Rosacea is a common skin condition in adults over the age of 30. It can look like blushing, a sunburn, or “ruddiness.” This chronic condition typically affects the center of the face — the nose, cheeks, and chin. It can also affect the eyes, ears, neck, and chest.

The main symptoms of rosacea are:

  • redness
  • flushing
  • dryness
  • flaking
  • enlarged blood vessels
  • pimples
  • bumps

Eye symptoms, when they occur, include redness, tearing, grittiness, light sensitivity, and blurred vision. Rosacea can also cause burning, itching, and swelling. In severe cases, it can lead to thickened skin and an enlarged, “bulbous” nose and chin.

The cause of rosacea isn’t known. It’s thought to be a response to ongoing inflammation in the body. Immune system changes and gut bacteria imbalance may also be factors.

There are various treatments available for managing rosacea, but what you eat may also be able to help you reduce flare-ups.

There is no cure for rosacea, but recommended treatments include:

  • sun protection
  • anti-inflammatory therapies such as the antibiotic doxycycline and topical metronidazole
  • diet and lifestyle changes
  • other various prescription medications such as azelaic acid and ivermectin

Light and laser treatments may also help.

Research shows that certain foods may trigger (bring on) rosacea flare-ups. In a survey by the National Rosacea Society, 78 percent of adults with rosacea reported making changes to their diet. Of this group, 95 percent said they experienced fewer symptoms as a result.

There may also be a link between gut health and rosacea. A large clinical study in Denmark found that a high number of adults with rosacea also had gastrointestinal disorders such as celiac disease, irritable bowel syndrome, inflammatory bowel disease, and small intestinal bacterial overgrowth.

The evidence is not currently conclusive, but nutritional supplements that contain healthy fats and other nutrients may help improve your rosacea or soothe dry and gritty eyes in adults with rosacea. These may include:

  • omega-3 fatty acids
  • zinc sulfate

Foods to balance gut biome

In some cases, rosacea is thought to be triggered by an imbalance in the microorganisms that live in our gut and on our skin. Foods that help promote good bacteria in the body may help to reduce rosacea symptoms.

These include fiber-rich foods, prebiotics, and probiotics. Prebiotic foods may help keep the gut environment healthy for good bacteria. Probiotic foods may help to add more good microorganisms to your intestines.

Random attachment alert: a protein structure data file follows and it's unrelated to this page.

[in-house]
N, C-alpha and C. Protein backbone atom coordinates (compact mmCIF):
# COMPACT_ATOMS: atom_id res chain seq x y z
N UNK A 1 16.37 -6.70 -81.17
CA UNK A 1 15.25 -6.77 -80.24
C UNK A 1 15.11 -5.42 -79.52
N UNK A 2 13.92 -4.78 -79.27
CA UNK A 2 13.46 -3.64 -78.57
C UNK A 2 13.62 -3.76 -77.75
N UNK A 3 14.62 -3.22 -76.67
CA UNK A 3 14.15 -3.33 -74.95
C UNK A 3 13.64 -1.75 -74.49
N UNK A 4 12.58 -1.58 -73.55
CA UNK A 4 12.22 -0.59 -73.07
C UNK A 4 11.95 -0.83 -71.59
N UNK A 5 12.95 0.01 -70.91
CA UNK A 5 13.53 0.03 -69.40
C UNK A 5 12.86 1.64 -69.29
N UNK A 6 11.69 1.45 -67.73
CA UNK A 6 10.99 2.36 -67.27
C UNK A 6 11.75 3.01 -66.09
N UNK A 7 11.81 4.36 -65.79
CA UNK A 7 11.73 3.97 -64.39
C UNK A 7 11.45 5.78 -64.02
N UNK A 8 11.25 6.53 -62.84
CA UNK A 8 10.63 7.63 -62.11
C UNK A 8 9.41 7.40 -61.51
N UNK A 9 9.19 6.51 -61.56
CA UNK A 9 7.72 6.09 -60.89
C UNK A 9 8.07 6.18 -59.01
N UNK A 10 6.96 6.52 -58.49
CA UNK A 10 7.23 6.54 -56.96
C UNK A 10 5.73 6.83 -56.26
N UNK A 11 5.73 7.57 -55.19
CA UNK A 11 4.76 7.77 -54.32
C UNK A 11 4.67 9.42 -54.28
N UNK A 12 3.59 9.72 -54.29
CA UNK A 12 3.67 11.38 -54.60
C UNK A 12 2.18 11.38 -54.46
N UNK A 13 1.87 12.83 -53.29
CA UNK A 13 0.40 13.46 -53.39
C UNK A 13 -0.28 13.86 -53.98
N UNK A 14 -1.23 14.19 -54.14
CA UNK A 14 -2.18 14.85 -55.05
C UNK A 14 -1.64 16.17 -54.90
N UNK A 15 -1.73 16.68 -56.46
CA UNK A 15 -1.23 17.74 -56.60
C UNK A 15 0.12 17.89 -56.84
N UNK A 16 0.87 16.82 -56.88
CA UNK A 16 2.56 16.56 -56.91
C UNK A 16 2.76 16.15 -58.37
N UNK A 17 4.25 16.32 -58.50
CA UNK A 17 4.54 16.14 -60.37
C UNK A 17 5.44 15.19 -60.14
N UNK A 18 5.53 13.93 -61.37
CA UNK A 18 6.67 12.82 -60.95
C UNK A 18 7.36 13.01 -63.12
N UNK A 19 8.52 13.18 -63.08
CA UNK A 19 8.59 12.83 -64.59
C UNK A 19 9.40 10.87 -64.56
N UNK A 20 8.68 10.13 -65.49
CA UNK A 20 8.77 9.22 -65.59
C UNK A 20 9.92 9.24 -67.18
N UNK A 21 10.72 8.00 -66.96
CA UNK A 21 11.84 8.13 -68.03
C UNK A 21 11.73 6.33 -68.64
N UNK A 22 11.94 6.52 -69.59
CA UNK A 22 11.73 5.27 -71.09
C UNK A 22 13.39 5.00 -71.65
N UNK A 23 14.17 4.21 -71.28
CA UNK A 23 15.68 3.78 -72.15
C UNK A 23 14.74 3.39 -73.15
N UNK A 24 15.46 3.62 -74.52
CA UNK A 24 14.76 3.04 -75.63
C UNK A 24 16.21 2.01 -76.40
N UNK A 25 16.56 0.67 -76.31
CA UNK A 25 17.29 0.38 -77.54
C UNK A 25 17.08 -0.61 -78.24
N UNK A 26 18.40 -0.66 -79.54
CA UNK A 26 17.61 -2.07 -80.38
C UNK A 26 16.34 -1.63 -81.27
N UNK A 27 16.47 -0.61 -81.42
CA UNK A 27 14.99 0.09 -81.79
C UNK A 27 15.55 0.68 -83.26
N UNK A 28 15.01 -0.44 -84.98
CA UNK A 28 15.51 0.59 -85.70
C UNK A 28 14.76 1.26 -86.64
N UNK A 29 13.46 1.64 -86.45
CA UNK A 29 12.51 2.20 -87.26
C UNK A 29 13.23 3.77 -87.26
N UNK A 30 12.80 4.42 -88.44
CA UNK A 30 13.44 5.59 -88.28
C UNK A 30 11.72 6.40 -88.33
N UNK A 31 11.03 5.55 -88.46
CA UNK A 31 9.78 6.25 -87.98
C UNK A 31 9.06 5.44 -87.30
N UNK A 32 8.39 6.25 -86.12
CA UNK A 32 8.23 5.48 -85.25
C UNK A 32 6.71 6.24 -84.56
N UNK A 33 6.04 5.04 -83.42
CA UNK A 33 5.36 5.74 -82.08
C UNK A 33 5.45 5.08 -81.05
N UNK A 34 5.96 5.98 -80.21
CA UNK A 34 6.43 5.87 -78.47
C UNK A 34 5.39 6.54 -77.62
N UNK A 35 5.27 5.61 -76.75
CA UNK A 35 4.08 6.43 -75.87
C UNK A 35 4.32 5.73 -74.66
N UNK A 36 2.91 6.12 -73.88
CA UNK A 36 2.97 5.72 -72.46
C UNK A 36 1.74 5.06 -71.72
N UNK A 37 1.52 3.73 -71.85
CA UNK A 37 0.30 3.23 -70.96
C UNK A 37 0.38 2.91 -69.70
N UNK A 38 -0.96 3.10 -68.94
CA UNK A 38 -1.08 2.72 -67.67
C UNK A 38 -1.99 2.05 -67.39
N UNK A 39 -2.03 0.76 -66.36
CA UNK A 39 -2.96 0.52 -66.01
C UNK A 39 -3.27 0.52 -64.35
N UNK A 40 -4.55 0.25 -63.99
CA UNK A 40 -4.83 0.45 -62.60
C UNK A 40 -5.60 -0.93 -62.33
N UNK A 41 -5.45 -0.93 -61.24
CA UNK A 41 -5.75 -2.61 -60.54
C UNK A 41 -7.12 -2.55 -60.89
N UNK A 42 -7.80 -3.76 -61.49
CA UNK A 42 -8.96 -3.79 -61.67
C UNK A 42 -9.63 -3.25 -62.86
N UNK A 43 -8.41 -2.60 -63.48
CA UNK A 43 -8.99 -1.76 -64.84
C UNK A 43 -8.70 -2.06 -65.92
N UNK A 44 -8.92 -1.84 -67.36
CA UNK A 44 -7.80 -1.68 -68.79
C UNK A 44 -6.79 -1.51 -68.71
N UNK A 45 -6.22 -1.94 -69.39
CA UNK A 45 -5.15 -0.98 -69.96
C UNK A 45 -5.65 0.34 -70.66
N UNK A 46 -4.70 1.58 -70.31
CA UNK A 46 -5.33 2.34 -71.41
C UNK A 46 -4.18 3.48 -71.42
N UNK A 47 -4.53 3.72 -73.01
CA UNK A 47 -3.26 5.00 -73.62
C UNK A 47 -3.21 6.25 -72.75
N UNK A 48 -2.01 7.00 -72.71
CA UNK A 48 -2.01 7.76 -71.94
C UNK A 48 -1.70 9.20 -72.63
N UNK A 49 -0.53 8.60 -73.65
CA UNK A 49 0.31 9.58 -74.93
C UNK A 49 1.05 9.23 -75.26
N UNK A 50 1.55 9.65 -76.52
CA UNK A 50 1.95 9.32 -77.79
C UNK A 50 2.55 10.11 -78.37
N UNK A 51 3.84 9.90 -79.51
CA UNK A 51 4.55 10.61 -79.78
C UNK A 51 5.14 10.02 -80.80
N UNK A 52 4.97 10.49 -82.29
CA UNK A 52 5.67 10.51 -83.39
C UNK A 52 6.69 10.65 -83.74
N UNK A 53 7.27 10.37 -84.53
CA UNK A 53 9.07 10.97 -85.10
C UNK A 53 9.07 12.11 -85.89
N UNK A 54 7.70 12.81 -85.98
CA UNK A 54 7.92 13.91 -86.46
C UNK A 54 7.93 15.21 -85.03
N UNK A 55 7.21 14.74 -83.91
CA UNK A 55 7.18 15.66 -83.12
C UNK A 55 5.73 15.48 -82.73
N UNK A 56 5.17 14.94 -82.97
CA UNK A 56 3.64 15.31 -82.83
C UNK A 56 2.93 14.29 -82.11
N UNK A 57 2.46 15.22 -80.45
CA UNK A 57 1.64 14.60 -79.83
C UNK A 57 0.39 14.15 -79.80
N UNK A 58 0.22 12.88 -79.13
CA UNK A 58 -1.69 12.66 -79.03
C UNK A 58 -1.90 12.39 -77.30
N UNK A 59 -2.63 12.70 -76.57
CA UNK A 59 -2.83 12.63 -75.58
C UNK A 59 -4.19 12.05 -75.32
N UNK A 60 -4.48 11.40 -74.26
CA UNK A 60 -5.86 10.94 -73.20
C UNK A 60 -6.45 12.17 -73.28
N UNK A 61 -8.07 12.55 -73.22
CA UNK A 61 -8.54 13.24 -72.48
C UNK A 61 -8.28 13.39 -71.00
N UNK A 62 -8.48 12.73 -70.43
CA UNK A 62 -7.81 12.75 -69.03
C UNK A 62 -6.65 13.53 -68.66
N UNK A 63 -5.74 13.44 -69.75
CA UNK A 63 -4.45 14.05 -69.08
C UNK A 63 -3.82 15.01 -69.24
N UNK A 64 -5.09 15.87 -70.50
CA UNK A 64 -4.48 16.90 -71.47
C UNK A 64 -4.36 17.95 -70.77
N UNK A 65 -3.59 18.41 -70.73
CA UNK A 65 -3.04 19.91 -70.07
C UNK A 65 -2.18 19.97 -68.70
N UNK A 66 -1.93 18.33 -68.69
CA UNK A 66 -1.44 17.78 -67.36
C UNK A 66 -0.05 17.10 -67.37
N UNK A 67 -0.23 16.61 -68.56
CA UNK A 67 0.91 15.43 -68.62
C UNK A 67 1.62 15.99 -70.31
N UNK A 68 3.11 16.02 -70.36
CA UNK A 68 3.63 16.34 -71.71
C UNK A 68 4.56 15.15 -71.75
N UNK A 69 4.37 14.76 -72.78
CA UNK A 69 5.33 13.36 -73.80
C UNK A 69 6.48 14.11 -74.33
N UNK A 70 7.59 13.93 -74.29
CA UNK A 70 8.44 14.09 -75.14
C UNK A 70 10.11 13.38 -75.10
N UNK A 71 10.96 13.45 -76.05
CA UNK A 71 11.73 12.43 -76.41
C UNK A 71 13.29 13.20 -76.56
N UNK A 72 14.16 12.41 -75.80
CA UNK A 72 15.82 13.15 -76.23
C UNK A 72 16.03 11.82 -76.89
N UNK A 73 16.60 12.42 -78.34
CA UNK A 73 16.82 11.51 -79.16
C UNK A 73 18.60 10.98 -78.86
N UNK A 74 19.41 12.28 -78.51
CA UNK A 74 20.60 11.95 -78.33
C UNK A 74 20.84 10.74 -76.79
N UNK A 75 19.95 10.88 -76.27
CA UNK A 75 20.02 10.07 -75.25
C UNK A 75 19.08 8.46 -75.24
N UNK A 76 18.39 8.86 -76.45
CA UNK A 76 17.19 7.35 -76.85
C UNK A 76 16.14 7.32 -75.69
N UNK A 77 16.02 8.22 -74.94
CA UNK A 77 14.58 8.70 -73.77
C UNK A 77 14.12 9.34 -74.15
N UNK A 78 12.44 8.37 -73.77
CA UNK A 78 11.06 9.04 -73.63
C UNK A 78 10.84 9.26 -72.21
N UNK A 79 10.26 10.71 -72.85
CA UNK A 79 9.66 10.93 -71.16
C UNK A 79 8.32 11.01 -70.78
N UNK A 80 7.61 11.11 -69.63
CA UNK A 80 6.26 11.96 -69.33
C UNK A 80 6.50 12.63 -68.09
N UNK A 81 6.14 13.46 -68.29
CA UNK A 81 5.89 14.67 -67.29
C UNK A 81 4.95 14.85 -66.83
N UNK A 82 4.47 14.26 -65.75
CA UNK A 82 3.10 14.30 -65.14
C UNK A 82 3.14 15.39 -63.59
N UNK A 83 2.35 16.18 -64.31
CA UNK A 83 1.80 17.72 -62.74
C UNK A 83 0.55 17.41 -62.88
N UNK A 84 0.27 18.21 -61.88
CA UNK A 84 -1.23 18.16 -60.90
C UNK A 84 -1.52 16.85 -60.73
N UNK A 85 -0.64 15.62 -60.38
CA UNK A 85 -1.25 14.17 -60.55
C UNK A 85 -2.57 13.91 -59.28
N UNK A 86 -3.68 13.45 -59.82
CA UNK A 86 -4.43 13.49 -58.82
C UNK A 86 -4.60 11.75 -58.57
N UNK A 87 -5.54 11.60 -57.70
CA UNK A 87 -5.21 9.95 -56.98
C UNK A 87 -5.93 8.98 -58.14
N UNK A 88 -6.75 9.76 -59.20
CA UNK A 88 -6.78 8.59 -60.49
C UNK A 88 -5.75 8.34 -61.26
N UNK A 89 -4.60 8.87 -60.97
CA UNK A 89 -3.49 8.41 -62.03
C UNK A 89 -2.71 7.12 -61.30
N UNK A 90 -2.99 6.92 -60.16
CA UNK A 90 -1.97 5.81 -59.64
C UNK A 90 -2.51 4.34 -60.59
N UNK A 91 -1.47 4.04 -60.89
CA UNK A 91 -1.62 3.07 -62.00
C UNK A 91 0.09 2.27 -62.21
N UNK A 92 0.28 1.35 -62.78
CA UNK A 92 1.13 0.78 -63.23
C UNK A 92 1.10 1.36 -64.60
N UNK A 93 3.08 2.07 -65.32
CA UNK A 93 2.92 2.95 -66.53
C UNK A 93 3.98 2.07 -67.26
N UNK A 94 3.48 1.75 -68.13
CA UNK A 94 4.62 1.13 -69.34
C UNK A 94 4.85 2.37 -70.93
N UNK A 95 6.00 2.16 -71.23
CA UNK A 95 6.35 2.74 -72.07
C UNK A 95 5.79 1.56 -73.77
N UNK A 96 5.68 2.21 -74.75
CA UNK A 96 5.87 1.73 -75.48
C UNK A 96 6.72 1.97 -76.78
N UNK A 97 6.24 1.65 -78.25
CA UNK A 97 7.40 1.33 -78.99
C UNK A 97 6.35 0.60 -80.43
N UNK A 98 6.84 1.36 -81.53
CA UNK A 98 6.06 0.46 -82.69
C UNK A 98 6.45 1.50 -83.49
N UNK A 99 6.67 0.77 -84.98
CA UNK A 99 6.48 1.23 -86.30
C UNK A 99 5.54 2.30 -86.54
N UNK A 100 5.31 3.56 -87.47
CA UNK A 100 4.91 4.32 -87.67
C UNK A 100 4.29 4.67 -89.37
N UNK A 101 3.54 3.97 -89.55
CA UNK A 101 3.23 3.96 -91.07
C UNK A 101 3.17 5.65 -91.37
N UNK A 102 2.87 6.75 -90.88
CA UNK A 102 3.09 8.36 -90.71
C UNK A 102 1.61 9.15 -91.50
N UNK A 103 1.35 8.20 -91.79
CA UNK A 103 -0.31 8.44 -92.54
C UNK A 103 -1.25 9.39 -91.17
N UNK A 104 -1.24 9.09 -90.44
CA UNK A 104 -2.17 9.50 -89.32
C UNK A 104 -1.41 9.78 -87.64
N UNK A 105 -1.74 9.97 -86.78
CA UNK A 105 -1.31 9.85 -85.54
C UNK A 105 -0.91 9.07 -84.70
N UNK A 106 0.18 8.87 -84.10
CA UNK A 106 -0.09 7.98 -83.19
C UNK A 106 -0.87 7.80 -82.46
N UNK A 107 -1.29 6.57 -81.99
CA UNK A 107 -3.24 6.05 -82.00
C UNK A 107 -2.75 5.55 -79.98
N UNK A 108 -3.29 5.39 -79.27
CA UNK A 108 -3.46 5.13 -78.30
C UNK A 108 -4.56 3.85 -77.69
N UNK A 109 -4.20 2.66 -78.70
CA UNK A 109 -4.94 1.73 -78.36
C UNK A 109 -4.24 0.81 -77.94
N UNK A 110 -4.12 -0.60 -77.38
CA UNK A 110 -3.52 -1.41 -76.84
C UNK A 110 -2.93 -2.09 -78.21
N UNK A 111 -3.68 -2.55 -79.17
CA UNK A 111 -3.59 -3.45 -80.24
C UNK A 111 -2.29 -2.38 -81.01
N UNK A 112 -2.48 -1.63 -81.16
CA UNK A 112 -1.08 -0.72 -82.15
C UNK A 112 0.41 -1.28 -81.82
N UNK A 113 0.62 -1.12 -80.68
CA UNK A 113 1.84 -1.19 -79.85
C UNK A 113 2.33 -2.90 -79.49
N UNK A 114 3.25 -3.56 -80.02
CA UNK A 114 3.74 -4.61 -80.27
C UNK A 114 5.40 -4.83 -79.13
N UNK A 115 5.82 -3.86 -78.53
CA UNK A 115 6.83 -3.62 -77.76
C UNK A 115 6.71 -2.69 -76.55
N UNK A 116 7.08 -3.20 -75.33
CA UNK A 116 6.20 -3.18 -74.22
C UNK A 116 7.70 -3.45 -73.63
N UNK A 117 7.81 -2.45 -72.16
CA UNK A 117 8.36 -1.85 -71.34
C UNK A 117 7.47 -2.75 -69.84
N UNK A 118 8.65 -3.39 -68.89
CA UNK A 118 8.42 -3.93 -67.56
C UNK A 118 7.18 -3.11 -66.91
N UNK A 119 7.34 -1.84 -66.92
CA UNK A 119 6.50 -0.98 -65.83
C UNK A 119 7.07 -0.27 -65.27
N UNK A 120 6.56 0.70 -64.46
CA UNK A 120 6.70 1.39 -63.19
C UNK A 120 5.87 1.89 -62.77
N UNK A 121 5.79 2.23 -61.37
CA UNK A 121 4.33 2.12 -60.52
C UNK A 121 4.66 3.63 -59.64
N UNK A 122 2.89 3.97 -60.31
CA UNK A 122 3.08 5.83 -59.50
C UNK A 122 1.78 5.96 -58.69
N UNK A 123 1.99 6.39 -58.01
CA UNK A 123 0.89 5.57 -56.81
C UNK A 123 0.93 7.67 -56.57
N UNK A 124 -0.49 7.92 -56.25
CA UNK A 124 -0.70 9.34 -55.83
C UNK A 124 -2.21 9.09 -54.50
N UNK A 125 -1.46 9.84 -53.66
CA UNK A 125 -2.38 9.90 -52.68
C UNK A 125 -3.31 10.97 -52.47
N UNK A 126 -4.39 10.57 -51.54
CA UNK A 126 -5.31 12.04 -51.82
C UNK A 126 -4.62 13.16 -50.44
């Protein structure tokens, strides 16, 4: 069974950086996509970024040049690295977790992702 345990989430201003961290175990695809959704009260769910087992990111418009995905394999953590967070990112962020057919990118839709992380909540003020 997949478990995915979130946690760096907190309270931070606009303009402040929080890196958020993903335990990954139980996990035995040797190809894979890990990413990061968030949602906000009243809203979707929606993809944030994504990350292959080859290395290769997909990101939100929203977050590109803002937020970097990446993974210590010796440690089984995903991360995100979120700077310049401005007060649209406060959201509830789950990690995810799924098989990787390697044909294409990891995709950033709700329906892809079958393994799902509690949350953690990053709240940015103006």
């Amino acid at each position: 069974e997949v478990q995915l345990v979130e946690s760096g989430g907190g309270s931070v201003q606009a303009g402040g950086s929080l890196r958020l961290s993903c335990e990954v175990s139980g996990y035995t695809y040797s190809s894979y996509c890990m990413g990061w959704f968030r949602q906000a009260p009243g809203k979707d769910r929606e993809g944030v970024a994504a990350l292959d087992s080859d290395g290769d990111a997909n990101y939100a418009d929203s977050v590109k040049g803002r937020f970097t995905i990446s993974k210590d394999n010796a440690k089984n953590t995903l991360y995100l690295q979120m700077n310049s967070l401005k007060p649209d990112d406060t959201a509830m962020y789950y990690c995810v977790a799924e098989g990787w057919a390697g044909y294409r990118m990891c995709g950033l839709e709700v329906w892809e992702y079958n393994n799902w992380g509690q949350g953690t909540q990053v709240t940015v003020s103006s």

Examples of probiotic foods include:

  • yogurt
  • sauerkraut
  • kefir
  • miso

Since people with rosacea have such a wide range of triggers, it’s possible that certain foods on this list may actually trigger your rosacea.

Prebiotic foods include fiber-rich food such as:

  • bananas
  • onions
  • leeks
  • asparagus
  • garlic
  • whole grains (oats, barley, amaranth, sprouted wheat)

Certain foods can trigger or worsen rosacea in some adults.

Avoid or limit these spicy or hot foods to help improve rosacea symptoms:

Alcohol

According to clinical research, up to half of adults with rosacea reported that drinking alcohol worsened their symptoms. Even a small amount of alcohol can trigger symptoms such as flushing and redness. This includes wine, hard liquor, and other alcoholic beverages such as:

  • champagne
  • bourbon
  • gin
  • vodka
  • beer

Other beverages

Hot drinks such as tea, coffee, hot cider, and hot cocoa may also trigger rosacea flare-ups.

Spicy foods

A survey of over 400 people by the National Rosacea Society found that spices and spicy food worsened symptoms in up to 75 percent of adults with rosacea. The common culprit is likely the chemical capsaicin, which gives these foods their “heat.”

Capsaicin affects the pain receptors in your skin that feel warmth. This may adversely affect rosacea. To limit capsaicin in your diet, you may choose to try to avoid certain spices and peppers.

  • chili pepper
  • jalapenos
  • hot sauce
  • tabasco pepper

Cinnamaldehyde foods

Cinnamaldehyde gives cinnamon its familiar pungent flavor. This compound causes a warming sensation that can trigger rosacea symptoms. It’s found in a range of foods:

  • cinnamon
  • tomatoes
  • citrus fruits
  • chocolate

Some medications may trigger rosacea symptoms. This may occur because some drugs affect blood flow to the skin. They include:

  • niacin (vitamin B-3)
  • sympathomimetics (blood pressure drugs)
  • topical steroids

Your dietary choices may help calm rosacea symptoms because certain foods can affect inflammation and dilate blood vessels.

You’ll mostly likely not need to avoid all trigger foods. Some foods may cause flare-ups in some people with rosacea, but not in others. Just as with food allergies and other conditions, it’s important to determine which foods affect your symptoms.

Figuring out which foods to eat and which to avoid may take time and careful observation. Keep a daily food and symptom journal. Log everything you eat and drink, as well as any changes to your rosacea. Remove foods one at a time to see your body’s response to it.

Speak to your doctor, dietitian, or nutritionist about the best diet for you. Ask about good food alternatives to help ensure that you’re eating a balanced daily diet.

It may take time and effort to make dietary changes a normal part of your daily lifestyle. Seek a community or online rosacea support group. Ask about easy recipes, meal ideas, and other tips for living with rosacea.